Macrophages and cancer metastasis.

I. J. Fidler, George Poste

Research output: Contribution to journalArticle

15 Citations (Scopus)

Abstract

Activated macrophages appear to be able to recognize and destroy neoplastic cells without regard to their phenotypic diversity, and macrophage-mediated cytotoxicity appears invulnerable to the problem of cellular resistance to killing which is routinely encountered in efforts to destroy tumor cells by cytotoxic drugs. However, macrophage-mediated destruction of large tumor burdens may not be feasible. In many tumors the number of macrophages is too low to destroy all tumor cells, even if the macrophages are activated to the optimal tumoricidal state. For this reason, systemically administered immunomodulators encapsulated in liposomes should be used to activate macrophages to destroy those few tumor cells resistant to other means of therapy.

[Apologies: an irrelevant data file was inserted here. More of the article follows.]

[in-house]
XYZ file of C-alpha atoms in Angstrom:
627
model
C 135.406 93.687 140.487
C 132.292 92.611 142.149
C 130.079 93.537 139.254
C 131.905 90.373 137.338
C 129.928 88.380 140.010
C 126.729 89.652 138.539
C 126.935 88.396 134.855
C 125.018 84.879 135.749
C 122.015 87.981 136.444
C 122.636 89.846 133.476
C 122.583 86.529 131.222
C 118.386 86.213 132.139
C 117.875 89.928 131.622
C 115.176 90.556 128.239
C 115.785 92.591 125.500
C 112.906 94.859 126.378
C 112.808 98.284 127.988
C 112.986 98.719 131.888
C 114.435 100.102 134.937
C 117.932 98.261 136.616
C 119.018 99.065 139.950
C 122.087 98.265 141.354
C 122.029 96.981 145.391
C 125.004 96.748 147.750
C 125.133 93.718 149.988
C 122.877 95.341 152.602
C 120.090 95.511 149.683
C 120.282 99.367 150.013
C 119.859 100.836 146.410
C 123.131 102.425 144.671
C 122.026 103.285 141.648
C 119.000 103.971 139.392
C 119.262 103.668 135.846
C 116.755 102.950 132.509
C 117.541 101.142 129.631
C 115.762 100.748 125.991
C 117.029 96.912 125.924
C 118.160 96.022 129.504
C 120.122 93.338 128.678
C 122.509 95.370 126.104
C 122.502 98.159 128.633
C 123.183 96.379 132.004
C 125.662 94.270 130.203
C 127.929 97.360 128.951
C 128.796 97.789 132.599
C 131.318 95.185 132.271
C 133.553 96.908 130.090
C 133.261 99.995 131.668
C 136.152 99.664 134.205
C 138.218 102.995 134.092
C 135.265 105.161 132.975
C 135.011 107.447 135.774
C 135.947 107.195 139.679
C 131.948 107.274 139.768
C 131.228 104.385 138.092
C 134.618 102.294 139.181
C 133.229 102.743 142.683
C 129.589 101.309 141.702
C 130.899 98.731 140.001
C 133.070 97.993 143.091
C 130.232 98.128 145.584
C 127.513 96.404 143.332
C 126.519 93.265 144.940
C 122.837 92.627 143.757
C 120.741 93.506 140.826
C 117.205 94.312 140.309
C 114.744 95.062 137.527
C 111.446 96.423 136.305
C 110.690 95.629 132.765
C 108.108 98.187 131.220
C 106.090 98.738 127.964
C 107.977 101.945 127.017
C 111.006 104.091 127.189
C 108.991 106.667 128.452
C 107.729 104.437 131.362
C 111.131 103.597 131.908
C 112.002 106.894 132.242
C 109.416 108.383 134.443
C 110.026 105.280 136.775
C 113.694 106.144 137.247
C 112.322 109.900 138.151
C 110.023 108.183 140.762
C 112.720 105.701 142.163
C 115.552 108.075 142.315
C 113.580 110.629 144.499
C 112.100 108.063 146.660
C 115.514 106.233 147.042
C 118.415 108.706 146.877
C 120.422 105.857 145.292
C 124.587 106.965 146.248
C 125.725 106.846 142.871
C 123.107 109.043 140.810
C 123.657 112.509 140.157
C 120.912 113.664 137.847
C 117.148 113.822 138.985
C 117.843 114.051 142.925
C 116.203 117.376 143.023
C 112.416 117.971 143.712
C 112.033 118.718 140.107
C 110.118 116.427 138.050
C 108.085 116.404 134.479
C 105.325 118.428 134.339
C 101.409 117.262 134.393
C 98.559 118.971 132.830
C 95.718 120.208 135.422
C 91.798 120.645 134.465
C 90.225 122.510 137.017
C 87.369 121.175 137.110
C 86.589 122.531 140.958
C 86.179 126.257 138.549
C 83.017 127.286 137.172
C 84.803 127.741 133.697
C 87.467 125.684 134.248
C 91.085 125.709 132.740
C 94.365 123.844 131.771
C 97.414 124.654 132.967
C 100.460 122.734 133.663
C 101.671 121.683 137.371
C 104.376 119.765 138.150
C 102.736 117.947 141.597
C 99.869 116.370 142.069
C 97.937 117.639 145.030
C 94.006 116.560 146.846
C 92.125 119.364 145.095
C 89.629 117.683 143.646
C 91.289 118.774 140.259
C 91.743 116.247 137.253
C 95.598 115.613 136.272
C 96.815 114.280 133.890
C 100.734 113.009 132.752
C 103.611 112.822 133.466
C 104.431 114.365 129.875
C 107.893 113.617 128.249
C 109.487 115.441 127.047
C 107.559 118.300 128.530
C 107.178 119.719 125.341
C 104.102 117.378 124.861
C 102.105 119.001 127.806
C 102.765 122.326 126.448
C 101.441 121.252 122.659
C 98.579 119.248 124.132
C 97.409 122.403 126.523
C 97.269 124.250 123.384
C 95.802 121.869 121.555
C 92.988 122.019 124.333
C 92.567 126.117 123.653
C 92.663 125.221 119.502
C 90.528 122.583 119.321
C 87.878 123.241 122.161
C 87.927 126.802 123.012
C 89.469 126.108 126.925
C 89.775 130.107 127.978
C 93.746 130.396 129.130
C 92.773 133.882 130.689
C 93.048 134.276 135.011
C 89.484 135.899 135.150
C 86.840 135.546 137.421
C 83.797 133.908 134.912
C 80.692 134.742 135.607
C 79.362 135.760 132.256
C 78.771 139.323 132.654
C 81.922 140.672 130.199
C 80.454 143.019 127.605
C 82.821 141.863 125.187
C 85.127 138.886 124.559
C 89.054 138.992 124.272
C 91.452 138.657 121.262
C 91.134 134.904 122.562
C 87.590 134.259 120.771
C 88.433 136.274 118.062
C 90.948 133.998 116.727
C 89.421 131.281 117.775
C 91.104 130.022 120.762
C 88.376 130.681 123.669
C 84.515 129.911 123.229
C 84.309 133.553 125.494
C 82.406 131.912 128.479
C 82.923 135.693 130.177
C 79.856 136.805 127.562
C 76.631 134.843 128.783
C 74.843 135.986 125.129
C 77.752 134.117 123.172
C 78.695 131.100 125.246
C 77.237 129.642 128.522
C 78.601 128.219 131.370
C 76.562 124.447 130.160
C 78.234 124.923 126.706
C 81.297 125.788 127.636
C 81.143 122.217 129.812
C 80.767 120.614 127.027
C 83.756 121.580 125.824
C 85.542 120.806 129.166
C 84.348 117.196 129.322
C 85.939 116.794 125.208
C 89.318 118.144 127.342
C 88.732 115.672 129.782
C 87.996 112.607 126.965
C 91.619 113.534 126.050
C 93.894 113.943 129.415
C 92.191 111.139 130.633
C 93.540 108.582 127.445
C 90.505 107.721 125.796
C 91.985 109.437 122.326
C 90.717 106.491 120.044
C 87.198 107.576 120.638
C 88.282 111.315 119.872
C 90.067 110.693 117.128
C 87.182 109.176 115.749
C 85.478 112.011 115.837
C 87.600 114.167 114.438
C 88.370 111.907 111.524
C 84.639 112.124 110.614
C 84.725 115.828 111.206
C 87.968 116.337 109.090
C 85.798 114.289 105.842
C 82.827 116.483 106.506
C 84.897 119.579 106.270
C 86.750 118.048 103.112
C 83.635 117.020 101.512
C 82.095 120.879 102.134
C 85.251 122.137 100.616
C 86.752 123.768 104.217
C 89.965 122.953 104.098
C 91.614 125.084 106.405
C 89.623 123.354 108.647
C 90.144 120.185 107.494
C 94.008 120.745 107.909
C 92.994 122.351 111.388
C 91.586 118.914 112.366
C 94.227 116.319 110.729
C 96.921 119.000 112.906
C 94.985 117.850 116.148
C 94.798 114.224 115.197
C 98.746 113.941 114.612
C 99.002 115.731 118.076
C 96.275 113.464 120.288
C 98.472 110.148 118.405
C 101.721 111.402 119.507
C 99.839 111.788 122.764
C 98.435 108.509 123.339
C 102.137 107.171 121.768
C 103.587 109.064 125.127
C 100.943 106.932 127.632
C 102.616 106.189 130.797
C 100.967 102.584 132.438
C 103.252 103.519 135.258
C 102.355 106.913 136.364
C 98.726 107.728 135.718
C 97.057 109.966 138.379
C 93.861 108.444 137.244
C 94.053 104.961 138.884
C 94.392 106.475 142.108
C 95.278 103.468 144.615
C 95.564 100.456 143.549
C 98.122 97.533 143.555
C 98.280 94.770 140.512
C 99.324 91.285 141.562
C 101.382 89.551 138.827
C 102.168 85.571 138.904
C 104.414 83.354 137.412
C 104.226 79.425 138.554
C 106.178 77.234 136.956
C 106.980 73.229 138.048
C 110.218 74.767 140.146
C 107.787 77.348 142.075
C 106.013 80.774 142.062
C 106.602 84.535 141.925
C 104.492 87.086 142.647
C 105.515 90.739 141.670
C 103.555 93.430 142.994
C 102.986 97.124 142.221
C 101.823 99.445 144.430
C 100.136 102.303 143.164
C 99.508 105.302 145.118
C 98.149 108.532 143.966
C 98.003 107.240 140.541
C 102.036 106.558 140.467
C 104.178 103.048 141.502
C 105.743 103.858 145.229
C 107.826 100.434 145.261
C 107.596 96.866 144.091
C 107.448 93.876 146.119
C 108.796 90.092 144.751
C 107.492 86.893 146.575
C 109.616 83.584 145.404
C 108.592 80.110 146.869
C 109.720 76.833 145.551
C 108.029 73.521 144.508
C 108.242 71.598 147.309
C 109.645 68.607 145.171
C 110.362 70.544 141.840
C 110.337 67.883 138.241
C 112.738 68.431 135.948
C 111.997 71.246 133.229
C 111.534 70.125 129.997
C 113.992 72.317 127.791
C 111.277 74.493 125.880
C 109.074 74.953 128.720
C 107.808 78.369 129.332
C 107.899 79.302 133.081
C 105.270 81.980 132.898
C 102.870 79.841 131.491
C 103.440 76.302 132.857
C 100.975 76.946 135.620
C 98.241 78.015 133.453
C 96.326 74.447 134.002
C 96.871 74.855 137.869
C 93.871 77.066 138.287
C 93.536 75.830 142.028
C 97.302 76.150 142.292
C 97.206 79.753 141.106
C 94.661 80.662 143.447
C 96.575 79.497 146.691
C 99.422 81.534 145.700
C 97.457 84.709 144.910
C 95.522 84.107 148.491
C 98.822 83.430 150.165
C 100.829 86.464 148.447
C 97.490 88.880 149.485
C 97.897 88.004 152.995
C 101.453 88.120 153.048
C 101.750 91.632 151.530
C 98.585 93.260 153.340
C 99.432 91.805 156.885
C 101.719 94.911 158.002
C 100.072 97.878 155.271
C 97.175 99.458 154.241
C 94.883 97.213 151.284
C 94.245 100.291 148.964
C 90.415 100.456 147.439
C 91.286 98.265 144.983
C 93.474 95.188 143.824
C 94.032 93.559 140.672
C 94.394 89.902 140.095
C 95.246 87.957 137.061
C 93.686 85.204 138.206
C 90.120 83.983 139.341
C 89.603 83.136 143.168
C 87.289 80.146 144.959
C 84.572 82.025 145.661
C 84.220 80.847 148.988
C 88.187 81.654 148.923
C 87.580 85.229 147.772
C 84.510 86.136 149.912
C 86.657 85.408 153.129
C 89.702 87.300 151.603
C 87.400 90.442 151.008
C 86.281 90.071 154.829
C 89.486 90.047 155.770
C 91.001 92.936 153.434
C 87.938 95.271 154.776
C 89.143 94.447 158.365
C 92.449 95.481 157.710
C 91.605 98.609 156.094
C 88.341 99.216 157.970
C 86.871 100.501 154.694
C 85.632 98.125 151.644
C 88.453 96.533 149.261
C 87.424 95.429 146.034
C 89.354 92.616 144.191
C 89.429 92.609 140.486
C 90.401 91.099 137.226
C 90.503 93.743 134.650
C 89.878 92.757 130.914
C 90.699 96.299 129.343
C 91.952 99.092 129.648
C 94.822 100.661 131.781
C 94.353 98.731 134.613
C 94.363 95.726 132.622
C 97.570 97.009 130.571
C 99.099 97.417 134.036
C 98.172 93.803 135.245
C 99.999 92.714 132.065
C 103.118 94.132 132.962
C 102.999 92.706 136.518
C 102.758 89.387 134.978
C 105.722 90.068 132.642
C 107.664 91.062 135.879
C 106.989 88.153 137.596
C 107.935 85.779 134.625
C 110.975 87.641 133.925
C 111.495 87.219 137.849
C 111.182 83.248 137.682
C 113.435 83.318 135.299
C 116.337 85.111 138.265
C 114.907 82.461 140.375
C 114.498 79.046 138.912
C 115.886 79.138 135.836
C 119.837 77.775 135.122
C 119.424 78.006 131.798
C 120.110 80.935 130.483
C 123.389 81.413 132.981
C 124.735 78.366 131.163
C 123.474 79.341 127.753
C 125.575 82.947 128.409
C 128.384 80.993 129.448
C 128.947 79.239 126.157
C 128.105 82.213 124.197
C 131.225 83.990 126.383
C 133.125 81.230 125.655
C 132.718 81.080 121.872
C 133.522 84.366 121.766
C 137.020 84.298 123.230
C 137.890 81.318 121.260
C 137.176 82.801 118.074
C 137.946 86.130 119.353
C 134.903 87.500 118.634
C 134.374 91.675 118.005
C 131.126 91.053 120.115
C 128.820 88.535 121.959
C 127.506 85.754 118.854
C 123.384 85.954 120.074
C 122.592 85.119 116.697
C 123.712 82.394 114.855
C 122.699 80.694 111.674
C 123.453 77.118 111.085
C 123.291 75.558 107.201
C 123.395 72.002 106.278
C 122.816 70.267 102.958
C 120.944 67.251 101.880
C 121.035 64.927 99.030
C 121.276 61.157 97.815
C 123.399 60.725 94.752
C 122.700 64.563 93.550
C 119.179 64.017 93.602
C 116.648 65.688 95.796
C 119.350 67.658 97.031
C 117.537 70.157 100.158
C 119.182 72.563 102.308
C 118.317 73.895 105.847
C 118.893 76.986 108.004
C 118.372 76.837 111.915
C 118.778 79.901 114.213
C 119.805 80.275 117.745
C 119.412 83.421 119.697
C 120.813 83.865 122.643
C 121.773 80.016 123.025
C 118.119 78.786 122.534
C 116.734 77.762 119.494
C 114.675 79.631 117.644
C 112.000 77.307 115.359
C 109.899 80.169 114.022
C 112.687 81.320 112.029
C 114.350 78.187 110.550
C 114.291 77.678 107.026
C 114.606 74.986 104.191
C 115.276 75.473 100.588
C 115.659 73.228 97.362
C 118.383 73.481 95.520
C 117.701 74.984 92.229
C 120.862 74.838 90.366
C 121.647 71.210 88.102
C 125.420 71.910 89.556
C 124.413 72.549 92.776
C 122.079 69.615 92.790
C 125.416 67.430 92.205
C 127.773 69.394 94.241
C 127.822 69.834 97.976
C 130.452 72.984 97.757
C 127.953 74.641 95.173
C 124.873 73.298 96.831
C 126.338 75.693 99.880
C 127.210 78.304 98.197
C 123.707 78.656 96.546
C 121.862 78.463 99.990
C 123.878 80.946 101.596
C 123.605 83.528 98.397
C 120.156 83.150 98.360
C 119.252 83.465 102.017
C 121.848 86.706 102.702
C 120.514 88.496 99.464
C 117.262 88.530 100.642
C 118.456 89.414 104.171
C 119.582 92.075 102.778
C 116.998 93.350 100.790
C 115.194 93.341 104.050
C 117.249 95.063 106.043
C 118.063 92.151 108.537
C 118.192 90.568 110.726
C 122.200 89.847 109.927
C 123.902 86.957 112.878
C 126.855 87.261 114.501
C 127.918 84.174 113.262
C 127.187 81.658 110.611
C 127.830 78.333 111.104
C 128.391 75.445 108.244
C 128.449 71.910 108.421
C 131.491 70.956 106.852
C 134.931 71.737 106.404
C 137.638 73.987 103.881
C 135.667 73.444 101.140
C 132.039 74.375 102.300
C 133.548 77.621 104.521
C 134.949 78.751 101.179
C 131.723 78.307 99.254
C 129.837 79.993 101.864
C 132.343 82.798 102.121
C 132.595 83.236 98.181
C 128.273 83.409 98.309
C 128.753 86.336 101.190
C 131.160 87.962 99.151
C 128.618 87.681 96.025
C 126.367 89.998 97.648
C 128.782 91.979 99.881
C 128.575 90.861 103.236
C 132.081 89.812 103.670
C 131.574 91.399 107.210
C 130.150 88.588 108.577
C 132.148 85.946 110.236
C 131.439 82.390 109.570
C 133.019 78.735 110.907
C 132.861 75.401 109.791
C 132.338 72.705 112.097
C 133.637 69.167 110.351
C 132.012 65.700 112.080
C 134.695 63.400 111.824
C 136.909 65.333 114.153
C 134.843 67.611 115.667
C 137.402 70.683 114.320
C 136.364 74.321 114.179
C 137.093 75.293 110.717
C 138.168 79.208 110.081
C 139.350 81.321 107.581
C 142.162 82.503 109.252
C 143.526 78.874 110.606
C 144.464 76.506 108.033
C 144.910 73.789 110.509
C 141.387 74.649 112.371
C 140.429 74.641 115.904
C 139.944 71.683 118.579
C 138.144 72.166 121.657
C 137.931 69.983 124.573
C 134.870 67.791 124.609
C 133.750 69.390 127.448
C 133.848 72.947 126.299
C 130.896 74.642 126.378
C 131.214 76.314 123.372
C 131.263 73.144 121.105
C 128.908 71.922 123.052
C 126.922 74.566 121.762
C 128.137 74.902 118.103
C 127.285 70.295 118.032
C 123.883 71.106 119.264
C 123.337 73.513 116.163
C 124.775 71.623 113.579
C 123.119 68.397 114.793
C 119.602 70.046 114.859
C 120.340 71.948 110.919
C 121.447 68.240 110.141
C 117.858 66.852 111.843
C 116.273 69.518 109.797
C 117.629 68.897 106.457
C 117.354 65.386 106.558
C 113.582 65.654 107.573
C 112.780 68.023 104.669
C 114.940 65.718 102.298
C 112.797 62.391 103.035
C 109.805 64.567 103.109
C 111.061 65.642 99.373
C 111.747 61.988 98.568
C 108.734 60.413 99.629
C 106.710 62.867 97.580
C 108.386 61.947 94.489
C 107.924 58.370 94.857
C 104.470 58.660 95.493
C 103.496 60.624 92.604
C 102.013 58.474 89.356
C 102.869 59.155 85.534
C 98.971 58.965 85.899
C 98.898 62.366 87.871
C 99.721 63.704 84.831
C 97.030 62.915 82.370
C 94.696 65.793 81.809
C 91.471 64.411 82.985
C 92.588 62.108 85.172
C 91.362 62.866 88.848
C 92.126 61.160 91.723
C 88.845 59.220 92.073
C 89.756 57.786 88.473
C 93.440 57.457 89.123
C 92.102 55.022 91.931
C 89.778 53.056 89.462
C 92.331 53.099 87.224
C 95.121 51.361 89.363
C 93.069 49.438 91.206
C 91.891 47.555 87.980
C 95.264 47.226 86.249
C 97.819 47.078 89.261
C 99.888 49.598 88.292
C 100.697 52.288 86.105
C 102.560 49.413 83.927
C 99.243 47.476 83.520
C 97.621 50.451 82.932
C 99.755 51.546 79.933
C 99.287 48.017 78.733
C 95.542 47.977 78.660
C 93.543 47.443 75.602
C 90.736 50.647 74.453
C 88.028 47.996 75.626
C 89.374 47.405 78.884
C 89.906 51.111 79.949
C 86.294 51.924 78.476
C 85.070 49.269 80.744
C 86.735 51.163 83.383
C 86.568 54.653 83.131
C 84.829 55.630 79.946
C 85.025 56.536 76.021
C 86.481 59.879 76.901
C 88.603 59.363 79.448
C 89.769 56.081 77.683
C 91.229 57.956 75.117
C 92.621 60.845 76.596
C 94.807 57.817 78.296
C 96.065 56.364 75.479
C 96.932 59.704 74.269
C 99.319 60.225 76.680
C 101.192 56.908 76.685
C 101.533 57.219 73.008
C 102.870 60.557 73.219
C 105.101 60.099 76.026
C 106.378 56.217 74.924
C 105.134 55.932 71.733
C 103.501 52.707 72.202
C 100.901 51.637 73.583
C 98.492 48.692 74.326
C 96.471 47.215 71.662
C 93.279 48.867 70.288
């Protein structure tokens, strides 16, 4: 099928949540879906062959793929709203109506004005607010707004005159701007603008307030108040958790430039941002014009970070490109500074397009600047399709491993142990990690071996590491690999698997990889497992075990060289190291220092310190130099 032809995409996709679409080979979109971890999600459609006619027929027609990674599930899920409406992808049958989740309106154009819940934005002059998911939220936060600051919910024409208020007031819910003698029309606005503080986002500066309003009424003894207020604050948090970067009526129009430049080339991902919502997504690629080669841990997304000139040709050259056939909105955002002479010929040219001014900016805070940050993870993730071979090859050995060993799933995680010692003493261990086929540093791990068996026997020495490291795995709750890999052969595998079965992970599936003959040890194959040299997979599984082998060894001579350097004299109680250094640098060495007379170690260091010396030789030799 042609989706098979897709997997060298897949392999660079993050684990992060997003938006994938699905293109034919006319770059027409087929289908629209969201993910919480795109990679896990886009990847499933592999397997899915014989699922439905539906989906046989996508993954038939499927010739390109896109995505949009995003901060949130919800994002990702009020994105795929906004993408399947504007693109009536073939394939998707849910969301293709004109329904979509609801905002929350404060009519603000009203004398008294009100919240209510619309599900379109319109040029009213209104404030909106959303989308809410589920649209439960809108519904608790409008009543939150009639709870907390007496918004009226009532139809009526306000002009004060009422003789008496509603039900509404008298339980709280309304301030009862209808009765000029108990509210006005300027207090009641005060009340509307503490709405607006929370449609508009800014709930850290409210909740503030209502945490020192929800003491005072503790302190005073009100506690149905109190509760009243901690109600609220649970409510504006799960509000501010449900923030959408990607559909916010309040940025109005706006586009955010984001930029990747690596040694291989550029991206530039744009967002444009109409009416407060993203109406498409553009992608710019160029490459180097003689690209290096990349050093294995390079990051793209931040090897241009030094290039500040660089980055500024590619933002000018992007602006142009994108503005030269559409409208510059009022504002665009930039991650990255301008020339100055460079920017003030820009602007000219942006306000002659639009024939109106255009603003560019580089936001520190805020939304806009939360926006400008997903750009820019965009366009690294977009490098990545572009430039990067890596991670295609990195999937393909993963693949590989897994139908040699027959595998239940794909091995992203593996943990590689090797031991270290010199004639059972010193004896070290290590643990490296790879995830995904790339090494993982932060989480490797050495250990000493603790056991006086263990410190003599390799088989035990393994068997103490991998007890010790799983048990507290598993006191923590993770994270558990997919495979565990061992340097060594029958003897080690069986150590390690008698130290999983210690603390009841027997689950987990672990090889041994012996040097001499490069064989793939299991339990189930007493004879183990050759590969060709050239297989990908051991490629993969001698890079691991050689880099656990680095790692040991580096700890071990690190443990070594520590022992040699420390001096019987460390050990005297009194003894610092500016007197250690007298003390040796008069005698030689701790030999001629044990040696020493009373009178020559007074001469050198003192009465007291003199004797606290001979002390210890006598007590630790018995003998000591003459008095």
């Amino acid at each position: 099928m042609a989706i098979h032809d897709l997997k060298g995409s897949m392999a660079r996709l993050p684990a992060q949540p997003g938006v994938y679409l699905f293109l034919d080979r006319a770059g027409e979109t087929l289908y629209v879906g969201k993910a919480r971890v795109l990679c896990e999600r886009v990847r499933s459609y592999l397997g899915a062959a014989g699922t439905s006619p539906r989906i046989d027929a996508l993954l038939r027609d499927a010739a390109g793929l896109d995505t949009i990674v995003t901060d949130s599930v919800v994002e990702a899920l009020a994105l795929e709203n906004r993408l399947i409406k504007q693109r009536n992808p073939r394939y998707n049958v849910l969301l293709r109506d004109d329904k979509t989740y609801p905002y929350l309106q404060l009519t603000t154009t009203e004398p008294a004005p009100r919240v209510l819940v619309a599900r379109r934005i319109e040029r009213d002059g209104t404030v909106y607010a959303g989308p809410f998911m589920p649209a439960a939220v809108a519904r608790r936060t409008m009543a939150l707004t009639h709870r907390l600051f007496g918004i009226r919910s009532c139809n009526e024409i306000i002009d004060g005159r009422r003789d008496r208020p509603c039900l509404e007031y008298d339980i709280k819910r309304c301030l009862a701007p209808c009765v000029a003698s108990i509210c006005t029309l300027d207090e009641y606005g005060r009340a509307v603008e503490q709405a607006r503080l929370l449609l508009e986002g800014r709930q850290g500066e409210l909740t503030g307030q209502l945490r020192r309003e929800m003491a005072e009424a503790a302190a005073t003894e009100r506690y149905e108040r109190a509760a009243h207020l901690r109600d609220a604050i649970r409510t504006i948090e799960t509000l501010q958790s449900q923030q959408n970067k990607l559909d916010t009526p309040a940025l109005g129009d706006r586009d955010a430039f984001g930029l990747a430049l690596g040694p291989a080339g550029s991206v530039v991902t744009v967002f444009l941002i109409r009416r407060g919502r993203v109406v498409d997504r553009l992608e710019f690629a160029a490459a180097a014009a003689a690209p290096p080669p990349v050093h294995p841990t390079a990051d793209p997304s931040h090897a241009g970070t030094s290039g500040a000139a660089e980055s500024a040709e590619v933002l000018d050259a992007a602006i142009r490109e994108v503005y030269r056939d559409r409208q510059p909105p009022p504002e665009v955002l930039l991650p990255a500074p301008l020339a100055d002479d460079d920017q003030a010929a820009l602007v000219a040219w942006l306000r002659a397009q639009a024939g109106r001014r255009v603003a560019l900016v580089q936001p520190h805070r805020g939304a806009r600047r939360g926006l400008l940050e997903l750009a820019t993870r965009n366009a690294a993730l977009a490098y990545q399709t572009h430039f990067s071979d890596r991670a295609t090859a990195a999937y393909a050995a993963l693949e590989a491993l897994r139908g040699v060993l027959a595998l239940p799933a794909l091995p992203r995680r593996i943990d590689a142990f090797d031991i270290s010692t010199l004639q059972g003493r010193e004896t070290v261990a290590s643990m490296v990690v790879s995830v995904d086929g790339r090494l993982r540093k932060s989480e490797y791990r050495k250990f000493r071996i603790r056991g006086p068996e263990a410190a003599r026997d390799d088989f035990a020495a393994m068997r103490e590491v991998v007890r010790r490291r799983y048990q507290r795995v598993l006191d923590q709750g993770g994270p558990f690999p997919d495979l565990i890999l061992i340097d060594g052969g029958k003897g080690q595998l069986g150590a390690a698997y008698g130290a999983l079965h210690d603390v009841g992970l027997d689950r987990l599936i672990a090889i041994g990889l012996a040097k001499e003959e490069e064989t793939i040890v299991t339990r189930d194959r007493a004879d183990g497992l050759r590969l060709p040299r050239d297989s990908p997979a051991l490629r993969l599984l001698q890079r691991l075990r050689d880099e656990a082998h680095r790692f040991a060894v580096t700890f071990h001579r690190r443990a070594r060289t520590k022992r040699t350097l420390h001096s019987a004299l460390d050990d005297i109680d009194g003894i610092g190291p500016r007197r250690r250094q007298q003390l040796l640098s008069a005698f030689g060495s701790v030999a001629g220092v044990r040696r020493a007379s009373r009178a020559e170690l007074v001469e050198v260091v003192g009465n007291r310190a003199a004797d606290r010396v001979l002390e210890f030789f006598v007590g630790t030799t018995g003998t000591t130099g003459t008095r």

Original languageEnglish (US)
Pages (from-to)65-75
Number of pages11
JournalAdvances in Experimental Medicine and Biology
Volume155
StatePublished - 1982
Externally publishedYes

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Macrophages
Tumors
Neoplasm Metastasis
Neoplasms
Cells
Immunologic Factors
Cytotoxicity
Tumor Burden
Liposomes
Pharmaceutical Preparations

ASJC Scopus subject areas

  • Biochemistry, Genetics and Molecular Biology(all)

Cite this

Macrophages and cancer metastasis. / Fidler, I. J.; Poste, George.

In: Advances in Experimental Medicine and Biology, Vol. 155, 1982, p. 65-75.

Research output: Contribution to journalArticle

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